–from the October 2017 issue of Harper’s Magazine
Camilla Grudova’s story collection The Doll’s Alphabet, was published earlier this year in England, and it has already garnered comparisons to Angela Carter, Margaret Atwood, Leonora Carrington, Ben Marcus, and Franz Kafka. To this list let me add another name: George Orwell. Not the dystopian Orwell of 1984 or the allegorical Orwell of Animal Farm but the down-and-out, grubby-oilcloth Orwell of The Road to Wigan Pier and Keep the Aspidistra Flying. Grudova does mermaids and magic, but she also does moldy, dingy, scratch-and-sniff interiors that reek of cabbage and old shoes. [Read more…]
To mark the 50th anniversary of his October 8, 1967 death by assassination, Alci Rengifo looks at the figure of Che as enduring myth, media icon and indomitable commodity here in the capitalist, revolutionless West. Below is a 1964 interview with the actual man:
King Krule’s (aka Archy Marshall) new single, Dum Surfer, “is about as demonic as [things] can get. [Krule’s] voice, especially, is so tart and poisonous, that it’ll surely pucker one’s face. It’s as if in preparation for The Ooz [Krule’s new album] he was eating a box of nails and puffing at a pack of cigarettes every single day to get his vocals just right. The violent, bodily imagery of his lyrics, perfectly match this acerbic mood: he sings about his brains resembling “potato mash” and puking on a sidewalk. His backing band adds a dash of color to this bleak picture, with slinky guitar riffs and wiggly saxophone. In spite of all the doom and gloom, Marshall and his band have an innate groove. The accompanying music video breathes life in the sickly world Marshall imagines.” — Pitchfork Magazine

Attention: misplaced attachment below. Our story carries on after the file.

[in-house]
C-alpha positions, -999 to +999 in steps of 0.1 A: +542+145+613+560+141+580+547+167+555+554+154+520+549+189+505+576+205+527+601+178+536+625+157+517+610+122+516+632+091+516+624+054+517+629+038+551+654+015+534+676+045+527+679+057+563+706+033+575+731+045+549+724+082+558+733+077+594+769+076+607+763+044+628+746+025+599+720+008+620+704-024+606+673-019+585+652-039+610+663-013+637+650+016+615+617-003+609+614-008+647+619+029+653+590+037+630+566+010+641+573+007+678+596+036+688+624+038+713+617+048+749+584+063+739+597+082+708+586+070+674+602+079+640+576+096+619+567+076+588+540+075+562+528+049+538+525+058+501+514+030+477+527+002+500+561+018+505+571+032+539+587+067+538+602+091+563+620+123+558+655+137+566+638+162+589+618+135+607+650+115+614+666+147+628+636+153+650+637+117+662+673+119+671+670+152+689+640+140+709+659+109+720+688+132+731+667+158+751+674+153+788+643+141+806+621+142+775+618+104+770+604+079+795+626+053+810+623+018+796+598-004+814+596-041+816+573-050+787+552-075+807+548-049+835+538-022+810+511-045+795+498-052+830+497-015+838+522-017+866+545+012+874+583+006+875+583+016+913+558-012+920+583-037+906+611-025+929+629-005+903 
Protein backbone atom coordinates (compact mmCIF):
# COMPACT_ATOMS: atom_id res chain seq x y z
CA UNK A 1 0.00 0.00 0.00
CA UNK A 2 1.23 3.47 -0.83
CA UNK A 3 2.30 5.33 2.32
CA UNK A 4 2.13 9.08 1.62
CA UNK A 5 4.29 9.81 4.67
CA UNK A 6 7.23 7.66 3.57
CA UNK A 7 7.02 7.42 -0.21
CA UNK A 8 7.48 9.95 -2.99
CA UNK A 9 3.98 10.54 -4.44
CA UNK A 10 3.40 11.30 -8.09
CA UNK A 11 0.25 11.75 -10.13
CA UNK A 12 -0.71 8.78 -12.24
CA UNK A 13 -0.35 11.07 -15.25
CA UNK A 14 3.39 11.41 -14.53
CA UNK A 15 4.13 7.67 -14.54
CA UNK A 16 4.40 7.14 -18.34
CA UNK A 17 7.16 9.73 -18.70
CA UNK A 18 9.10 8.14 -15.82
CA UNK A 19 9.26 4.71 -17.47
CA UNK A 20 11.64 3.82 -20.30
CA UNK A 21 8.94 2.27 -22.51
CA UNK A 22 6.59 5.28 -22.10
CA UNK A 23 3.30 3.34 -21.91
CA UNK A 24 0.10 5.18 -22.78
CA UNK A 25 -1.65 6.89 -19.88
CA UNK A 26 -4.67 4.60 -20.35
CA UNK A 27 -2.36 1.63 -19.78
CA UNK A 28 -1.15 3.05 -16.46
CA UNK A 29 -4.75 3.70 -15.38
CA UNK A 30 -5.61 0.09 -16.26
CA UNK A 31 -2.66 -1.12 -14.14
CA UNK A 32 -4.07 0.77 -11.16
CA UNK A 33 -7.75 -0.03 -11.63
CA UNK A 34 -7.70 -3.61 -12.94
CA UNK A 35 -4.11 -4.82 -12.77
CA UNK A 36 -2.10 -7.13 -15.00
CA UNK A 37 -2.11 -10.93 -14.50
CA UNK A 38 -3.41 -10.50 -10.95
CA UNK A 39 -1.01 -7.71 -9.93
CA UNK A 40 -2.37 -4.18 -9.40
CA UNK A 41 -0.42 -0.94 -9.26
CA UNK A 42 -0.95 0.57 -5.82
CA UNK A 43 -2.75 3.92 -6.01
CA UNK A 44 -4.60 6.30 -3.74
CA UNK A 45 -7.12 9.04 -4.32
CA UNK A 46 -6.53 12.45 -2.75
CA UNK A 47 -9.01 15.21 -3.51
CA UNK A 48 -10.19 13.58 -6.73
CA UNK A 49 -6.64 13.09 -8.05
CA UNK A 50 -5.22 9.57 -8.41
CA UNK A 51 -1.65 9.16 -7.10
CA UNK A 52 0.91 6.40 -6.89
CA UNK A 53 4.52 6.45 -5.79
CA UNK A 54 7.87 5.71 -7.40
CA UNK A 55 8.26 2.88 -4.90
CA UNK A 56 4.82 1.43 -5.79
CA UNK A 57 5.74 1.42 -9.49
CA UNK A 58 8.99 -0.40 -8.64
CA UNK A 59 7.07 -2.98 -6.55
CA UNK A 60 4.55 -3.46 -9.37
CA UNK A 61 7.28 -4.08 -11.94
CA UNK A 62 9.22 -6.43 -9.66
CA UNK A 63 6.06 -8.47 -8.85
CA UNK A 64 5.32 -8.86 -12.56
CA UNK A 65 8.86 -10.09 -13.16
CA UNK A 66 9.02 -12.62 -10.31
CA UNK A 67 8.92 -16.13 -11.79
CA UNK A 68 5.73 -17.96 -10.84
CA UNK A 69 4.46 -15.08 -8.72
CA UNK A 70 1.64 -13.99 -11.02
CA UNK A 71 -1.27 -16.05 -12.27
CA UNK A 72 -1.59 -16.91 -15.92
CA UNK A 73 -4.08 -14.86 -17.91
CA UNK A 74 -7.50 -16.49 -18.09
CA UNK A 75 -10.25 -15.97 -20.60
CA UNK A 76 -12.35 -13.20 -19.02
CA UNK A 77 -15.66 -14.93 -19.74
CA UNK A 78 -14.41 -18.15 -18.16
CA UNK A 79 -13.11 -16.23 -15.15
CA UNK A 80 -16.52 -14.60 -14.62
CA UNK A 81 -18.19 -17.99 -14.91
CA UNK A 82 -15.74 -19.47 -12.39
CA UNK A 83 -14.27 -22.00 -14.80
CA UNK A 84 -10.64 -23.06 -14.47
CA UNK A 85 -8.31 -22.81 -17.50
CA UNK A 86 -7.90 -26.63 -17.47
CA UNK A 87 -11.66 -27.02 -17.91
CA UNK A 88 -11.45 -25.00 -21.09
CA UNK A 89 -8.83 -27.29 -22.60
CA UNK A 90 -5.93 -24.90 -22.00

An extract from “What Is the Critic’s Job?” in the September 28th issue of The New York Review of Books. In his review, Mendelson also addresses two other critical works: This Thing We Call Literature, by Arthur Krystal, and Mimesis: The Representation of Reality in Western Literature, by Erich Auerbach, translated from the German by Willard R. Trask, with an introduction by Edward W. Said.
Two lucid and intelligent books, A.O. Scott’s Better Living Through Criticism and Arthur Krystal’s This Thing We Call Literature, explore the same complex theme: criticism as a public art and a public service, performed, however, by critics who speak for themselves, addressing individual readers, not a collective public. Both books draw maps of the disputed border between popular and elite culture and find ways to cross it without pretending it doesn’t exist. [Read more…]